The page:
New bridges can typically make the most use of a system that determines responses to live loads, thermal loads, and weather-induced loads for example; the effect of permitted load crossings on the structure and the areas of highest stress concentrations help guide visual inspections.  The system should also support the development of a structure-specific bridge management plan, including a calibrated finite element model, if warranted.  Monitoring systems designed for older bridges have a different purpose; the two most important functions are to objectively determine the actual structural condition and to ensure continued safe operation.  By producing objective data regarding the condition of structures, a monitoring system can enable owners to safely defer major repair or replacement projects while ensuring that the structure continues to perform adequately.  The system allows owners to monitor the progression of visible defects, confirm the necessity of load restrictions, and monitor peak strain to determine appropriate use.  In addition, a structural monitoring solution can be applied after repair work to confirm that the procedure worked as expected.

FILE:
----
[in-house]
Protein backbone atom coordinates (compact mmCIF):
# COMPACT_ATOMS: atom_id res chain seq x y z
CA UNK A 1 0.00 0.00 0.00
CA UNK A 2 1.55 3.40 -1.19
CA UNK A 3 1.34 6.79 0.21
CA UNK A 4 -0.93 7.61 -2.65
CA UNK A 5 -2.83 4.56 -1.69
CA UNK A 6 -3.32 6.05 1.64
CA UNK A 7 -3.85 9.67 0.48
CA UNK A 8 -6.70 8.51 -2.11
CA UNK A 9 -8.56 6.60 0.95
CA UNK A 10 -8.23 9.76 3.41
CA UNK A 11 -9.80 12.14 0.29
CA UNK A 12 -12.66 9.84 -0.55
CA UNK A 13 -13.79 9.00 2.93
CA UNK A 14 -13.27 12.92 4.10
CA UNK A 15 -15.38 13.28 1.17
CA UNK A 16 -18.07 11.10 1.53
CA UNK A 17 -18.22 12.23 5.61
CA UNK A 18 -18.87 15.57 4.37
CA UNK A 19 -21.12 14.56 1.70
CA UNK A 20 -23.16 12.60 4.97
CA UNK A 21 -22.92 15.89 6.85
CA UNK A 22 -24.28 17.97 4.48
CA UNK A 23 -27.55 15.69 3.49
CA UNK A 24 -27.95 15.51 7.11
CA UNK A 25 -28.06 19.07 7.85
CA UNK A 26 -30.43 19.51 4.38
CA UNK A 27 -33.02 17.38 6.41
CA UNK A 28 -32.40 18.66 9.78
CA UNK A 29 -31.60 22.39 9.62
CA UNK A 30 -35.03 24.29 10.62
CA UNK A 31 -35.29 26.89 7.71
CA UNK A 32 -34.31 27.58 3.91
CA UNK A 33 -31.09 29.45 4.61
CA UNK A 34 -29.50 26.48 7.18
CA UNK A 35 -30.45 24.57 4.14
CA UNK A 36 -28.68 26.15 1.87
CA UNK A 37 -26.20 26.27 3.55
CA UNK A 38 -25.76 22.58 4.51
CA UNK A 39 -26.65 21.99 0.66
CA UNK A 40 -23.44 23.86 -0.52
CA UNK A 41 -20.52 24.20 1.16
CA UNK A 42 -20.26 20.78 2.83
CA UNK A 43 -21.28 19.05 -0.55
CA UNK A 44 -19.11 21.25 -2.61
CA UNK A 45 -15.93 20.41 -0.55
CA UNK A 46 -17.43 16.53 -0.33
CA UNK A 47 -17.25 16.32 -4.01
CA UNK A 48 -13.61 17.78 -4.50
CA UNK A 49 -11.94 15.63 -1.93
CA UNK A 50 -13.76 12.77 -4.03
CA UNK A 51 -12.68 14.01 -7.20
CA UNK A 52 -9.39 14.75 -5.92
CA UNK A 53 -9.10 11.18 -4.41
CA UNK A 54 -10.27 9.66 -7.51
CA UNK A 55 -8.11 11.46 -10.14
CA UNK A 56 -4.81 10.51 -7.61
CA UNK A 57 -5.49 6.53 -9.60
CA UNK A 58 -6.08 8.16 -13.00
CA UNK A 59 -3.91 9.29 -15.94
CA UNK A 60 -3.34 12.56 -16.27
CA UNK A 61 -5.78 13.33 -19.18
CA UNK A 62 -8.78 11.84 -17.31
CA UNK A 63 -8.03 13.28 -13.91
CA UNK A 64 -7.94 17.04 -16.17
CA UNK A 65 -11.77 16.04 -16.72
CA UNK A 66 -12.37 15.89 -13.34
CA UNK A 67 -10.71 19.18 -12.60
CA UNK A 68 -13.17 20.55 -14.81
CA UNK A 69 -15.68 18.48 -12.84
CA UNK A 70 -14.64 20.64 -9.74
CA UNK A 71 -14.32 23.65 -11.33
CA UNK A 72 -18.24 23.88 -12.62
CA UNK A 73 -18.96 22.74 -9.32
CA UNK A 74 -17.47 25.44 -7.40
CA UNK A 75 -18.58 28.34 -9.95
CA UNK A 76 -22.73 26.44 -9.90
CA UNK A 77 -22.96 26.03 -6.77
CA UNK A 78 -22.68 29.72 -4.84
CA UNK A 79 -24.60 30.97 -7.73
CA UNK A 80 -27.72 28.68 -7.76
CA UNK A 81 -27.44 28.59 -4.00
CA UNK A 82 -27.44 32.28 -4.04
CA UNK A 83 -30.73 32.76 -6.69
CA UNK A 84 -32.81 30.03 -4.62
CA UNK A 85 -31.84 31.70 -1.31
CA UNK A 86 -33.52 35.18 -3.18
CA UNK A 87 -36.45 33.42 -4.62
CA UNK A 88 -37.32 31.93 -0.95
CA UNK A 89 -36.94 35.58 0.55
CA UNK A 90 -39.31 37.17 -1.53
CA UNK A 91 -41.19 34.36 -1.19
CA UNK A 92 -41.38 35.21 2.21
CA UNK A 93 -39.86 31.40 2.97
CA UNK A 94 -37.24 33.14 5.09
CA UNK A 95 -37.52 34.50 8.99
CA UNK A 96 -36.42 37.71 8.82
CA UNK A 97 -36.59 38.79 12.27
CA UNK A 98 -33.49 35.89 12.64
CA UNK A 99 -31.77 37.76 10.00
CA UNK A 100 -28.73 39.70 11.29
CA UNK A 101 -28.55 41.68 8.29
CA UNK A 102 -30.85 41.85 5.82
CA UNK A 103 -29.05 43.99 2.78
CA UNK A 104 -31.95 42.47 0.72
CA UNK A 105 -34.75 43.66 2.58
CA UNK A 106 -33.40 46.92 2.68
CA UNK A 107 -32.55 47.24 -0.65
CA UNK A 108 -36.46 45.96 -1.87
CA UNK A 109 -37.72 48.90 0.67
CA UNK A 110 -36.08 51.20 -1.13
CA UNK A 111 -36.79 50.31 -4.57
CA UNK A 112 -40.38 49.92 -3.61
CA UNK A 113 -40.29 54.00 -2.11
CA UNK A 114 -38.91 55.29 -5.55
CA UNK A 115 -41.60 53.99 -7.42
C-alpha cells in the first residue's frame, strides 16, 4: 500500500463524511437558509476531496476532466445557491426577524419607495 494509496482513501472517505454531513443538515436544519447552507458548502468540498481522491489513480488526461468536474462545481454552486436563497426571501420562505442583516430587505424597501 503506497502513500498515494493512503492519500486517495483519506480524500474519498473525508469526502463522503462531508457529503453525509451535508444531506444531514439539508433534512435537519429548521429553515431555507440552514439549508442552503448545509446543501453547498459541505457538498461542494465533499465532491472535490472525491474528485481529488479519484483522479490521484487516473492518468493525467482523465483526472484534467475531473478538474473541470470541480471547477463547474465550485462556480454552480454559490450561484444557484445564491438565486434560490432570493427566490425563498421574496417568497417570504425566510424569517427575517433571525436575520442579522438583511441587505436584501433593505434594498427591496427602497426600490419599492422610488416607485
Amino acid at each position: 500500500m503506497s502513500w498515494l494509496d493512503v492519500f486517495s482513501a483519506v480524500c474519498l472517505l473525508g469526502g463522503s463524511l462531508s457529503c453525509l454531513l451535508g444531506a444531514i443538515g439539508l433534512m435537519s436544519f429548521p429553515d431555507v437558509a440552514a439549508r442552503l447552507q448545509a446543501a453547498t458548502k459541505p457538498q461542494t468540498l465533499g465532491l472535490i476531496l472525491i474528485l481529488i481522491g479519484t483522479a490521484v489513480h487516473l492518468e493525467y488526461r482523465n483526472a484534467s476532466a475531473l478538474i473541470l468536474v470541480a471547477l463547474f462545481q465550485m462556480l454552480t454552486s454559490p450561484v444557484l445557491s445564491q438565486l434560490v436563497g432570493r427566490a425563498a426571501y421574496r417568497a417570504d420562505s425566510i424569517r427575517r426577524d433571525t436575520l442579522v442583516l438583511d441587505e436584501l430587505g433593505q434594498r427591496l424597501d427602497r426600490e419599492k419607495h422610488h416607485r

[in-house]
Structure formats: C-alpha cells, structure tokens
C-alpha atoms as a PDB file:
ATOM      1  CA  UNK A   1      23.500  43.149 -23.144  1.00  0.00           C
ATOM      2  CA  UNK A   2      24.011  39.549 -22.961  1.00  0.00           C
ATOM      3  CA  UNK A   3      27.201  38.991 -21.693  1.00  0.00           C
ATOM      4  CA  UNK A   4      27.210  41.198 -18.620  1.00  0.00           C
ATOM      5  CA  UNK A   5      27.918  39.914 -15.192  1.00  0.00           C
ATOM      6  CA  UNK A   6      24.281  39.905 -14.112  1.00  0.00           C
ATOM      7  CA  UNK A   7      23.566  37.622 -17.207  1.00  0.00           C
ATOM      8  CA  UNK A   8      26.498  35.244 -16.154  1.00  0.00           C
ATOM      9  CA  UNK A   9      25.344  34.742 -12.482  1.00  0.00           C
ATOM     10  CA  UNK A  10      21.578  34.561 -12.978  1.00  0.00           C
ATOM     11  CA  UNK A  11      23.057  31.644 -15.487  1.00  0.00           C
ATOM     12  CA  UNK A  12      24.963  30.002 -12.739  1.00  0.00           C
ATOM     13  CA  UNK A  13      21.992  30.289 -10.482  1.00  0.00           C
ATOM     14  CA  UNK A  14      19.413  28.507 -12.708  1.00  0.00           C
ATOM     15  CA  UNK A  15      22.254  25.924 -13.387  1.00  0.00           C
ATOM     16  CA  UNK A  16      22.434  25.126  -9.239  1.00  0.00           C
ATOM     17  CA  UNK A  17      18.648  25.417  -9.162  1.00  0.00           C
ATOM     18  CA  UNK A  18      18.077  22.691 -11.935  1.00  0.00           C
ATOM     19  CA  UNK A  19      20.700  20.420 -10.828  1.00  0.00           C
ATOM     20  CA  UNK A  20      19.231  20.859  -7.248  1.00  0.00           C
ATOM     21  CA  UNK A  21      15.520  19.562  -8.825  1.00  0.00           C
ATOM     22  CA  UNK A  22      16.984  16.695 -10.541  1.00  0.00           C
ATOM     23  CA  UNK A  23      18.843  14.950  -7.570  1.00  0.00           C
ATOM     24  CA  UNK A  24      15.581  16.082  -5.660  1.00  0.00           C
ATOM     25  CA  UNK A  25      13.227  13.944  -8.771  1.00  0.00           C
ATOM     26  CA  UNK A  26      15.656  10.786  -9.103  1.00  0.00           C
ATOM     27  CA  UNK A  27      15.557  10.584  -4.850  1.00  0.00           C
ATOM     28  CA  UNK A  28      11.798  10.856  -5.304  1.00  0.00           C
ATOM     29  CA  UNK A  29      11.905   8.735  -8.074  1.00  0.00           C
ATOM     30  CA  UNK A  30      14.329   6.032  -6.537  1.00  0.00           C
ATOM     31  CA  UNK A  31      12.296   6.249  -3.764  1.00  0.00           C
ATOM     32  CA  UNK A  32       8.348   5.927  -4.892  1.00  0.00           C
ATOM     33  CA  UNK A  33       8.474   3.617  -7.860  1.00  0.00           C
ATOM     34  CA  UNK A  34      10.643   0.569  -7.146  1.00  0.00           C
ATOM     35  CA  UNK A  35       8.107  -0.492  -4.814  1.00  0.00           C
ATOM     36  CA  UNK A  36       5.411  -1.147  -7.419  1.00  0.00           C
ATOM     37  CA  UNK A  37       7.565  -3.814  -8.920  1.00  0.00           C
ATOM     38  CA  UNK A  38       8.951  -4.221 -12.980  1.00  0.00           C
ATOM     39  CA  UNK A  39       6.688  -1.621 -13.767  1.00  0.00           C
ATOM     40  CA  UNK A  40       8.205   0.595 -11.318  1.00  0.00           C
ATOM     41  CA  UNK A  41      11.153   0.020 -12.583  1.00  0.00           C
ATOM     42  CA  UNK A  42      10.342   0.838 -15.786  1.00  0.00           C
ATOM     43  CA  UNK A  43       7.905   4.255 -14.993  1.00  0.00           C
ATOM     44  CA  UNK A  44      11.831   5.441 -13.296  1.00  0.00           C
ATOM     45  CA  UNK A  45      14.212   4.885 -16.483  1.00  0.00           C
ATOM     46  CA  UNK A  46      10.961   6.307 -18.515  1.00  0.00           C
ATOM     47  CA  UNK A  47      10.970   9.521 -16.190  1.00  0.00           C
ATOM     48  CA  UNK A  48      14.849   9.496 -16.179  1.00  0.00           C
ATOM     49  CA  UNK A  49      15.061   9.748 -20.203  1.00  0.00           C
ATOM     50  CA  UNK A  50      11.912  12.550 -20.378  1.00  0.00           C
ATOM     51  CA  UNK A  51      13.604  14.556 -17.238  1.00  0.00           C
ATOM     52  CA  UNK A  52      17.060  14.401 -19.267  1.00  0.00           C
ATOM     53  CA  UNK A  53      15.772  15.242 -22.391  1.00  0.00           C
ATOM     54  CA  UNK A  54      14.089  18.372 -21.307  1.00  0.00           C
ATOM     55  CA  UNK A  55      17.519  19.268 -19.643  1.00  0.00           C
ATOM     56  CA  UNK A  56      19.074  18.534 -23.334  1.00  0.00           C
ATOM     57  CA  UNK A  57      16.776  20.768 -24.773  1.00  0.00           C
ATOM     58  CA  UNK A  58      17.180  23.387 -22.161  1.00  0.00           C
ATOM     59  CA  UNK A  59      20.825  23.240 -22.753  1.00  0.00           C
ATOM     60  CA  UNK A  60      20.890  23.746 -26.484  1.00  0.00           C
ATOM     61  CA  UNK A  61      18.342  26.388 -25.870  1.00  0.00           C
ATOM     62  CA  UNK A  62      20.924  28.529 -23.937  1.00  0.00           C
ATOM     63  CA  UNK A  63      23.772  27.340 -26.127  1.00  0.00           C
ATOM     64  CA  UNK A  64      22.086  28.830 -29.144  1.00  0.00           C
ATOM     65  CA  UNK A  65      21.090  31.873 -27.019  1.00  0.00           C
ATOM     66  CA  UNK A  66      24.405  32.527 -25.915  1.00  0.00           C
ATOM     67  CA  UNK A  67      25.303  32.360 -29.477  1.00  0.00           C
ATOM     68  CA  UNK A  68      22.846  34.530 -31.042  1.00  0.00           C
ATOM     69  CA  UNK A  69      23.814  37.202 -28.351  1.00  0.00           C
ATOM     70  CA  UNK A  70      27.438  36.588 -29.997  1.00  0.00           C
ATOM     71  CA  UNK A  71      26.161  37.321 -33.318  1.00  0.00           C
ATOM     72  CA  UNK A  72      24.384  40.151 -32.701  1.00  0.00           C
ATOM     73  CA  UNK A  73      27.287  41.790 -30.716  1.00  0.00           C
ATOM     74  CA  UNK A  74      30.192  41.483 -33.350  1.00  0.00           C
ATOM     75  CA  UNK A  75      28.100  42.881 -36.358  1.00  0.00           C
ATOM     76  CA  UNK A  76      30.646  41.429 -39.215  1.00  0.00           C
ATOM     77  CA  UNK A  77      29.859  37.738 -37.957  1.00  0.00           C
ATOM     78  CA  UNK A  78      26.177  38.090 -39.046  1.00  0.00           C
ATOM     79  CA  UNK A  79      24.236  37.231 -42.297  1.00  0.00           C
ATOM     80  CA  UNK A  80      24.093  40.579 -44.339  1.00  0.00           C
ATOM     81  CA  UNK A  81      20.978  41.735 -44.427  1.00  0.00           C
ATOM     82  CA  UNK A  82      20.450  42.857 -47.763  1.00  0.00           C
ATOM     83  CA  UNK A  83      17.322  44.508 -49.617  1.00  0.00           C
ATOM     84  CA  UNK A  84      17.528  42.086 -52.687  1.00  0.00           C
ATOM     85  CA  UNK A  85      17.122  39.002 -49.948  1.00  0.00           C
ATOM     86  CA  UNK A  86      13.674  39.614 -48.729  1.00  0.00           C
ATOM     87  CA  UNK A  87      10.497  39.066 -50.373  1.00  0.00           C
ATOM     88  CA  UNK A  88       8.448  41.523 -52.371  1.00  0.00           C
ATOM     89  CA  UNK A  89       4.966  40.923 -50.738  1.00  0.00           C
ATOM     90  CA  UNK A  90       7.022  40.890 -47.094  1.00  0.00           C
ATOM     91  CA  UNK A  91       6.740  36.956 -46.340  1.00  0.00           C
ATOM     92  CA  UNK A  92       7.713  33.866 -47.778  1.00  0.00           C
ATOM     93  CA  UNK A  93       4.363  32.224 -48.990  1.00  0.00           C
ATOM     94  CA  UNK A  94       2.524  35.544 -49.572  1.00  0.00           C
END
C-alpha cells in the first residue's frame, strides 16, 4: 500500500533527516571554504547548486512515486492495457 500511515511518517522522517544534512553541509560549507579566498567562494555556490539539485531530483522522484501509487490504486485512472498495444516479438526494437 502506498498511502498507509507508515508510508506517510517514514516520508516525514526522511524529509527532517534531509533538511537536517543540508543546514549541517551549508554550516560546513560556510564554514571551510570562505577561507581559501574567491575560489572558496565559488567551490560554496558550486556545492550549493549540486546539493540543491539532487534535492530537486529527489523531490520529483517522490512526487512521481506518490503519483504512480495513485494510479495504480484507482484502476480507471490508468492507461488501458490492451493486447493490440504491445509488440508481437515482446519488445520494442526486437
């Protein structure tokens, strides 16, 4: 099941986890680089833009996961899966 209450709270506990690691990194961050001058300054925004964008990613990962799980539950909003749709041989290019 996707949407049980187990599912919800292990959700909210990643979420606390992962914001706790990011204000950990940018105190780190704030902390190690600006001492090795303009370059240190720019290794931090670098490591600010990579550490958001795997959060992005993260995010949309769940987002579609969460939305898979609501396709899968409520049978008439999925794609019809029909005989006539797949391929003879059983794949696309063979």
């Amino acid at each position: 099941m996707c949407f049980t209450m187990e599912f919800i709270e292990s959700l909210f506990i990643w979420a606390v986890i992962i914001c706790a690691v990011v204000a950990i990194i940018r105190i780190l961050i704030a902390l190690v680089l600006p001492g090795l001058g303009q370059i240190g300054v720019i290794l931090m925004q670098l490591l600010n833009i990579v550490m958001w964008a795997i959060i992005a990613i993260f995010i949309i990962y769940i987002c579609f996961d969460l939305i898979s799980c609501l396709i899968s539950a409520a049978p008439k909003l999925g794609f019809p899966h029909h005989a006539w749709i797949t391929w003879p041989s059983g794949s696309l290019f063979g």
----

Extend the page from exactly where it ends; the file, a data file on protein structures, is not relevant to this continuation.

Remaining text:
On the Arthur Ravenel Jr Bridge over the Cooper River in South Carolina, the DOT is using a structural monitoring system to characterise structural response to various loads, to verify certain design parameters, and to confirm construction efficacy.  The system includes two independent controllers, 24 peak strain sensors – both compressive and tensile – and six temperature sensors, with the flexibility to double the sensor count very cost-effectively, as necessary. All cabling was installed in conduit for long-term reliability, yet despite the availability of line power, back-up batteries were included to further enhance reliability.  The monitoring system polls each sensor every minute, but only relays data ten times per day, at pre-determined times that can be remotely adjusted.  The monitoring system software allows the owner to capture instantaneous data over the internet from desktop, tablet, or smart phone, or download it into an Excel spreadsheet.


Peter Vanderzee is President and CEO of Lifespan Technologies and Seth Condell is Director of Bridge Technology at Parsons.

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Reproduced with permission.